Located just outside of the center of Milan, Batipin Flat is a micro-flat in a 1950s building that condenses the functions of a large apartment into a compact 301-square-foot studio. Designed by Milanese architects Marcello Bondavalli, Nicola Brenna, and Carlo Alberto Tagliabue of Studio Wok, the home gets its namesake from the batipin plywood—a type of pine plywood—that was used to create a box-like wall paneling system to hide the kitchen, bathroom, bed, and built-in furniture.
The program is concentrated in one main space defined by kitted-out walls. Floor-to-ceiling glass sliding doors that open to a balcony bring in ample natural light and visually enlarges the interiors.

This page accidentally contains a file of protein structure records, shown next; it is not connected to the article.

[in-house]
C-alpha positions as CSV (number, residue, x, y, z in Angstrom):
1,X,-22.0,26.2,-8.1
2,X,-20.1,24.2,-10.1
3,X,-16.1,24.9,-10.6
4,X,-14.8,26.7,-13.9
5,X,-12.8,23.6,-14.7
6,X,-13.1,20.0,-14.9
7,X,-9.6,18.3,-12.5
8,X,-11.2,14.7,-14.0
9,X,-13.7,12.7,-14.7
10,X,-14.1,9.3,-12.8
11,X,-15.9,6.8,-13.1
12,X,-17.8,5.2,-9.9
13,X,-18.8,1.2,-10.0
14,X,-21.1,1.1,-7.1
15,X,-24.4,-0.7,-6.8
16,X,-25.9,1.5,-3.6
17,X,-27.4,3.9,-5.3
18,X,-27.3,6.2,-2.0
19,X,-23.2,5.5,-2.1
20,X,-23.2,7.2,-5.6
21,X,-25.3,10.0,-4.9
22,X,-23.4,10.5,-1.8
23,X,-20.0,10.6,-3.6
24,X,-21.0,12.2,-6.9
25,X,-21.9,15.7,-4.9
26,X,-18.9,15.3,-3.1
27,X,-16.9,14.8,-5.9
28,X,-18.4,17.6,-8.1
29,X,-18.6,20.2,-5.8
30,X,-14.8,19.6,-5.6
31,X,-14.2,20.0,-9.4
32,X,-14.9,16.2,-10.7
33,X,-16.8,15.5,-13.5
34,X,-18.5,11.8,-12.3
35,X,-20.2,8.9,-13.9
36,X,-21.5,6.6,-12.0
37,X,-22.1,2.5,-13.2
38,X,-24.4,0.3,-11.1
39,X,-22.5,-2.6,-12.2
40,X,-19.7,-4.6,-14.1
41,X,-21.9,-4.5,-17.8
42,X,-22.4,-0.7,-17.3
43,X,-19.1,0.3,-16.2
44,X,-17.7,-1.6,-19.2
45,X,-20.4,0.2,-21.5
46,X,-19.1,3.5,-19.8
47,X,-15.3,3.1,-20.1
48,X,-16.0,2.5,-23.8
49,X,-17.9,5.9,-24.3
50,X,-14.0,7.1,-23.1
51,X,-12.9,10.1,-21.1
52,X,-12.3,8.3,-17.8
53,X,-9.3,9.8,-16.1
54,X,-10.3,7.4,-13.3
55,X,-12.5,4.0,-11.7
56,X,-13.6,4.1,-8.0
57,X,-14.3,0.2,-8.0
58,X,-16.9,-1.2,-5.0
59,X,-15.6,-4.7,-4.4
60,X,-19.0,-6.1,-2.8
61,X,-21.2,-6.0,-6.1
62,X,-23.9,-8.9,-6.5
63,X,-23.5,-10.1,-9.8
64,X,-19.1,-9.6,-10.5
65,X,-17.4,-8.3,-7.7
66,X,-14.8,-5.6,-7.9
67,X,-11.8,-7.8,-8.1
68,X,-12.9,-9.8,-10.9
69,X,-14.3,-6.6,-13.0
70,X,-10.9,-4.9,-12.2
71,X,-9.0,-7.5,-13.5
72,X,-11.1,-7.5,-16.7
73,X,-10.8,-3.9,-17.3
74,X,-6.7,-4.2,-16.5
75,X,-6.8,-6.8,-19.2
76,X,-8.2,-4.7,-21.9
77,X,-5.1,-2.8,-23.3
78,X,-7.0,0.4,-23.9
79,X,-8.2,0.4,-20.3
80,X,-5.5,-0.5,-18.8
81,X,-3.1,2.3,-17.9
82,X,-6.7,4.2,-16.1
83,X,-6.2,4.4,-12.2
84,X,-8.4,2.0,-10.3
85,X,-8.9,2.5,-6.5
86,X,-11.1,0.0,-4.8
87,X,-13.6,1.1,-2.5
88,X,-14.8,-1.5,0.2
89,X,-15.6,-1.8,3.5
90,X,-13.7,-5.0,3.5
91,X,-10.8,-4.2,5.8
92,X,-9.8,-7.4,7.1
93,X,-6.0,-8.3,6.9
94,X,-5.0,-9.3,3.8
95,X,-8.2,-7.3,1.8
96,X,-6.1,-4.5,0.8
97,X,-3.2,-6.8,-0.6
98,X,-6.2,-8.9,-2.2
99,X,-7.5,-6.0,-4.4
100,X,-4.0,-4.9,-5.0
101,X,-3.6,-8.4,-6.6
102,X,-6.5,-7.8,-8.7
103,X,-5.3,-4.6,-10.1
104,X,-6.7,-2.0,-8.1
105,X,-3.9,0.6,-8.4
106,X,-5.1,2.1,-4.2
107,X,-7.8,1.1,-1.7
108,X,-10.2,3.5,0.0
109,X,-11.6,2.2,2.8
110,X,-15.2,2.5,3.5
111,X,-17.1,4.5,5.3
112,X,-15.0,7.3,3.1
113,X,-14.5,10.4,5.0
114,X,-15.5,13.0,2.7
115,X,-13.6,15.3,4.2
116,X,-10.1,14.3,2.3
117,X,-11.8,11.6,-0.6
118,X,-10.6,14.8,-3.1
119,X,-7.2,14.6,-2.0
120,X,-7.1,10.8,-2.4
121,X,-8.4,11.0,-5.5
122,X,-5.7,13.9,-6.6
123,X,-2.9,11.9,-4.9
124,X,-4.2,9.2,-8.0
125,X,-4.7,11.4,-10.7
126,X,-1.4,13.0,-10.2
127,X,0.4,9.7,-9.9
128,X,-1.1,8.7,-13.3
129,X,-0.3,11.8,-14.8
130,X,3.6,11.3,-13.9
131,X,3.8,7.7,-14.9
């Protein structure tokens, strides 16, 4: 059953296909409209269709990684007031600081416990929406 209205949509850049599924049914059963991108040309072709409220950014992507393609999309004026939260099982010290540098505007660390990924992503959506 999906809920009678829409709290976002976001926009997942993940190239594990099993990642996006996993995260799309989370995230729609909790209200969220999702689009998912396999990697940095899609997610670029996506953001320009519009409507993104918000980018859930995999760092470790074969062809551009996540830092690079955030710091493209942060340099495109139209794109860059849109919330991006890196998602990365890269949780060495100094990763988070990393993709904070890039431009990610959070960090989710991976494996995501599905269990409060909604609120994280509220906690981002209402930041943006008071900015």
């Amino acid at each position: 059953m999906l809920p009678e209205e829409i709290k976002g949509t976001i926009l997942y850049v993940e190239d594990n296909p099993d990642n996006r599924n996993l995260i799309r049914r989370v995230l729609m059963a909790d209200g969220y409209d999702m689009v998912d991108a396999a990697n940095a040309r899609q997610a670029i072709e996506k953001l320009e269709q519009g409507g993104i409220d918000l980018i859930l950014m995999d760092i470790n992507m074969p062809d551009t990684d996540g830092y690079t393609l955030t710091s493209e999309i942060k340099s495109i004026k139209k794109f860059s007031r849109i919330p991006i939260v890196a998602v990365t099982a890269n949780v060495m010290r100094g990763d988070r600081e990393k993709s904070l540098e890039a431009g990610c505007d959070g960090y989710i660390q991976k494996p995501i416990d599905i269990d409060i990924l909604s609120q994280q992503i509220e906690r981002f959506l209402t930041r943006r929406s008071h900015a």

The two batipin-panel walls stow and support all the built-in furniture, including a folding bed, sliding doors that lead to a hidden bathroom and kitchen, a wardrobe, and a space for the air conditioning unit.
"The living area has great flexibility and can change its appearance during various hours of the day, and according to the desired use," notes Brenna.
Brilliant white surfaces in the living area amplifies the light that pours in through the expansive balcony windows, and brings to life the textures of the wooden walls.
The bathroom and kitchen are conceived as two monochromatic blue boxes that contrast with the white walls to create a sense of depth and segregation within the home.
The owner of the flat, who had previously worked with Studio Wok on another project, had a small budget, but gave the architects as much freedom as they needed with the design.
The apartment was completed for just $40,234, with most of the loose furniture being sourced from IKEA.
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